Importance of Nurturing Innovations in the Manufacturing Space

Importance of Nurturing Innovations in the Manufacturing Space

By Teemu Salmi, Senior Vice President, CIO and Head of IT & Digitalisation, Stora Enso

The manufacturing industry might by some people be seen as stagnant and boring at times, with not much happening within the space. I, on the other hand beg to differ from that view, as I have observed how innovation is flourishing to make the industry more efficient, sustainable and safe. The most important aspect when it comes to innovation is of course to solve the business issues at hand, whether it is about productivity or new business models. To do so, it is vital to first recognize which the most immediate requirements in the space are, and to find the apt solution for the same. According to me, one of the approaches to be followed is that of open innovation, for which there are several tools put in place in Stora Enso, one being the DigiFund. This allows any of our26,000 employees to utilize the fund to experiment with new digital technologies to solve a business problem and/or opportunity. The DigiFund has seen great success in the past three years, with more than 250 ideas being tested, out of which many have already borne fruits. Other important initiatives we have put in place are those of creating digitalisation roadmaps together with our manufacturing units, as well as openly innovating together with the startup ecosystem.

Addressing the business needs

When it comes to innovating and taking the company forward in the manufacturing space, I think it is good to begin with articulating the bigger topics that need our attention. At Stora Enso, we have set out to be a leader in the renewable materials space, why it is always key for our innovation and digitalisation agenda to support that vision. In parallel, we are determined to improve safety, sustainability, and efficiency in our operations, which partly can be achieved by implementing new digital innovations. For example, we could avoid many accidents by digitalising production processes and moving people away from machines. Other targets include ensuring a great customer experience as well as efficient and sustainable logistics. For us, our customers are always in focus, why we are also innovating around customer journeys and experiences, as well as finding new business to secure our customers stay competitive and successful. With these bigger goals in mind, we are well prepared to drive incremental and open innovation to achieve them.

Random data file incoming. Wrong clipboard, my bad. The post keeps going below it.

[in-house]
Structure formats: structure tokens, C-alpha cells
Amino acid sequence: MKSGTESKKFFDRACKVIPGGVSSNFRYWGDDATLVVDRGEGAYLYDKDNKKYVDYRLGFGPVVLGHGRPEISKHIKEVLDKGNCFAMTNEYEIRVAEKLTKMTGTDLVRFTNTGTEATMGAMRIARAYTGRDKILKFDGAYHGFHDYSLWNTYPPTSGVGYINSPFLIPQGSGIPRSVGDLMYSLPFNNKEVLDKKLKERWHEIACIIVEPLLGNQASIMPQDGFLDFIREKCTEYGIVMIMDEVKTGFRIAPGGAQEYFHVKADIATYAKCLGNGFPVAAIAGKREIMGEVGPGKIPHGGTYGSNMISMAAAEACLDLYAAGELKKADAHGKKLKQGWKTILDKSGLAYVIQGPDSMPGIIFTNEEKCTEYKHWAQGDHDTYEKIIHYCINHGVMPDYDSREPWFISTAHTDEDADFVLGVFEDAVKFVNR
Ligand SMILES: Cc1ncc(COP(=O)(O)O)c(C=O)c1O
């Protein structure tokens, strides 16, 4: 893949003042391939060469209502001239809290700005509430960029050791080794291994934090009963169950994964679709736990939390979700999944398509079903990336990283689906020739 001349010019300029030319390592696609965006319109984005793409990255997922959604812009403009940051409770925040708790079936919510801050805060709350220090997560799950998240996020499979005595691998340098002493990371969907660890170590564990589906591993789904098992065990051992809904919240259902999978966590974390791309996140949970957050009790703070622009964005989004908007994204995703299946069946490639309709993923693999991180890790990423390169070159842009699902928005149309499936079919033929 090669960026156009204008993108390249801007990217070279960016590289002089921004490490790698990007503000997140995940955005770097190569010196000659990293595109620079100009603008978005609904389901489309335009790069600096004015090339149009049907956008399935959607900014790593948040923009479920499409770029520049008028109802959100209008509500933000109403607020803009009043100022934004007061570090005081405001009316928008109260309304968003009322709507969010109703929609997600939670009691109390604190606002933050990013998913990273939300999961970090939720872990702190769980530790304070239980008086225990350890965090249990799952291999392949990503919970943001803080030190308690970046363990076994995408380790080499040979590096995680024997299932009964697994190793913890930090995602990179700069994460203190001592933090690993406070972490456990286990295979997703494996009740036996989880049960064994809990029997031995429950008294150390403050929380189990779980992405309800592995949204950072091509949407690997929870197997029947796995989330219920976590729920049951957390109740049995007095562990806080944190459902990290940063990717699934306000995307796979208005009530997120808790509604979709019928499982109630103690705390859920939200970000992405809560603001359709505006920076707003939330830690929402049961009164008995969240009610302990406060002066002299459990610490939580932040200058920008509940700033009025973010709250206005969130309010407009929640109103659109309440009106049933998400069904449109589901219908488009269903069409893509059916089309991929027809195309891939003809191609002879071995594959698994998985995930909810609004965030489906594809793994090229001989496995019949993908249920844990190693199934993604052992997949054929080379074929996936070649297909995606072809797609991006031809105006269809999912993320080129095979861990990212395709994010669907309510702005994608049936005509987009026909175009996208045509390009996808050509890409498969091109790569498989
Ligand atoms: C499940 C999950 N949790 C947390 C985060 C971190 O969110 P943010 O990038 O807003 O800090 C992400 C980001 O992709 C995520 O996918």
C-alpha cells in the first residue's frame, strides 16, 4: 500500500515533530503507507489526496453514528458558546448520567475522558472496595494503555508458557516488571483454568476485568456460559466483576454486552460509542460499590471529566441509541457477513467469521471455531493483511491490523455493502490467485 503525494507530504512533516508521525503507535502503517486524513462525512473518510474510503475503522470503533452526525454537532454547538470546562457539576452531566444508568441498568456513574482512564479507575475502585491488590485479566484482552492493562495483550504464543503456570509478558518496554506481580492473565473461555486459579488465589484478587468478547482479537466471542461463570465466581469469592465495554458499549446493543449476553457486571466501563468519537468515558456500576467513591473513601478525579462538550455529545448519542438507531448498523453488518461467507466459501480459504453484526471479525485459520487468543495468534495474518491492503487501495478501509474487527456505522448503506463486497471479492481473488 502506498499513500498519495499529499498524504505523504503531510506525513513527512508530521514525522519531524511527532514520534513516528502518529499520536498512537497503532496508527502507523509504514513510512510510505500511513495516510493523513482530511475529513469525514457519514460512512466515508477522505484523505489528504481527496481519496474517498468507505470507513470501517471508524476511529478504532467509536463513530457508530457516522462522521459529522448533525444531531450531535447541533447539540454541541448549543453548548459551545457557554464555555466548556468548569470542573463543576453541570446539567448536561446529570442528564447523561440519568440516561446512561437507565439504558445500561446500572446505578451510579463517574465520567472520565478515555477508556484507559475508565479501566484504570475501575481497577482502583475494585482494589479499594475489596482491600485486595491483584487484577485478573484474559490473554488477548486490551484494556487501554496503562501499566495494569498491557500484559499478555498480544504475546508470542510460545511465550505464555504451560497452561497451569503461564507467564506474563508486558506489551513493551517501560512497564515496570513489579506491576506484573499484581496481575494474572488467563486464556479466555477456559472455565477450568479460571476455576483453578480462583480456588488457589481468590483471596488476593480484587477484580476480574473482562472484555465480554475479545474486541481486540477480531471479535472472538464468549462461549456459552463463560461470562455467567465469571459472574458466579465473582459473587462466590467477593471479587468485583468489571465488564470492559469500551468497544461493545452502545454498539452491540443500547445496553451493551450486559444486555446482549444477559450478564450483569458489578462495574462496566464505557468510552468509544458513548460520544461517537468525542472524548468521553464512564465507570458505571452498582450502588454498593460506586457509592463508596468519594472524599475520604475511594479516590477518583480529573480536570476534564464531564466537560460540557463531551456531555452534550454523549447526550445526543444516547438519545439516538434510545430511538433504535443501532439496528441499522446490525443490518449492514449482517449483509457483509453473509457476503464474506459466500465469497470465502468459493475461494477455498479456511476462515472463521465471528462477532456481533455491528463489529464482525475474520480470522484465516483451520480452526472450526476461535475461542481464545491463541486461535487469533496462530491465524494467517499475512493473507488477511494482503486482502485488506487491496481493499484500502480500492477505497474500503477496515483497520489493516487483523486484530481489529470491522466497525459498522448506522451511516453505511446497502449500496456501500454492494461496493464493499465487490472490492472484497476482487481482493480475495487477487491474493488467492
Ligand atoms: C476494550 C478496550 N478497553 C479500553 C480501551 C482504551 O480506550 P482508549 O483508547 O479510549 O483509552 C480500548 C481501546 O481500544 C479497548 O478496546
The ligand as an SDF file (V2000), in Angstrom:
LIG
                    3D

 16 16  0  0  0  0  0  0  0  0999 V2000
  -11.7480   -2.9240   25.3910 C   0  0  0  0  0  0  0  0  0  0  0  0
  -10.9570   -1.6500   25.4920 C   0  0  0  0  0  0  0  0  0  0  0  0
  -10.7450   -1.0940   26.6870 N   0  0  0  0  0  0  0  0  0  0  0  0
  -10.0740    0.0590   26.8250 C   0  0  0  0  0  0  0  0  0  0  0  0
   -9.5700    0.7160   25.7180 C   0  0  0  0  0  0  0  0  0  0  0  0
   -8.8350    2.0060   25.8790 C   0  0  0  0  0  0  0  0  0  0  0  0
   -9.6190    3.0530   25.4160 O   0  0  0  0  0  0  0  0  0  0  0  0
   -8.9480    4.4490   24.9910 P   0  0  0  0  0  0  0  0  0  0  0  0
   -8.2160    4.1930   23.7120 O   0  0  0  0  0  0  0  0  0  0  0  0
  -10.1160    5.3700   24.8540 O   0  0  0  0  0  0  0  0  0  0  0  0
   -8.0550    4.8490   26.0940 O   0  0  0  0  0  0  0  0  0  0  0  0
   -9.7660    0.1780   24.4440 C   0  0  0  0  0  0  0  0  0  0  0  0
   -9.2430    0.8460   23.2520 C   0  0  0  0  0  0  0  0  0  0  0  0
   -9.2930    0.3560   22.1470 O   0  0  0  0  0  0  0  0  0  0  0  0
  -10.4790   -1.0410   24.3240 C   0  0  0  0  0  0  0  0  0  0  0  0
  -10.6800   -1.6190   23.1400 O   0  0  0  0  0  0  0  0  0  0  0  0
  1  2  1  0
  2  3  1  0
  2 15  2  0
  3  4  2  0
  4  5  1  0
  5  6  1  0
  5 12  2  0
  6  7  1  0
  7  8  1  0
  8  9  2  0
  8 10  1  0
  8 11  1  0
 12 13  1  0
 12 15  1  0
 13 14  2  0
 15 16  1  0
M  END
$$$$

Achieving alignment on all levels in the business

Given that the business targets for the innovation agenda is are place, the next step is to ensure continuous alignment on all levels within an organisation as big as ours. One way we have done this is by making sure that innovation and digitalisation is on the top of our leadership team’s agenda, as well as an integral part of our cross organisational operational governance forums. What it practically means is that innovation and digital roadmaps developed for each and every manufacturing unit will be aligned with our overall business governance and targets.

"The most important aspect when it comes to innovation is of course to solve the business issues at hand, whether it is about productivity or new business models"

So far in Stora Enso, several innovations have been implemented and scaled up. For example, drones have become a vital platform and necessary inclusion in manufacturing operations. The drones are hovering over woodyards at mills, giving a precise calculation of how many cubic meters of wood is present in the yard, which then helps provide real-time inventory updates to replenish the orders for inbound supply. Drones can also be used for scanning forests, getting information on the number and species of trees that are present in the forest, as well as the most suitable harvest areas. Another instance of innovation that is becoming an integral part of our processes is RPA. This, too, was initiated as experimentation but has now evolved into the core of our company. We have right now over 60 robots live in transactional processes to help our employees. Another example is the one of our AI solution, used together with sensors, to predict viscosity of pulp by mixing and matching various quality parameters together. This has been a real success for us with the best predictability capability, which ultimately results in high-quality products increasing value for us as well as our customers.

Instilling an innovative culture

On top of all this, as I mentioned in the beginning, we have established a structured approach for how to engage and work with the startup ecosystem. Startups usually come with a specific solution for a specific business challenge, which in turn enables us to innovate and scale with speed and agility together. However, with all this said, the most important part to succeed with innovation in the manufacturing space is to instil a culture of openness, willingness to try, and acceptance of failure. In Stora Enso, this culture shift has been profoundly promoted by our top management and supported by mechanisms such as the DigiFund and startup collaborations in various ecosystems.

To sum up, I think we have taken many significant leaps within the manufacturing industry during the last years, and the pace of change will not slow down. Personally, I am very excited to continue the journey to see what the future holds and all the new innovations which will come with it. At Stora Enso we are determined to be the innovation leader in the renewable materials space.

Weekly Brief

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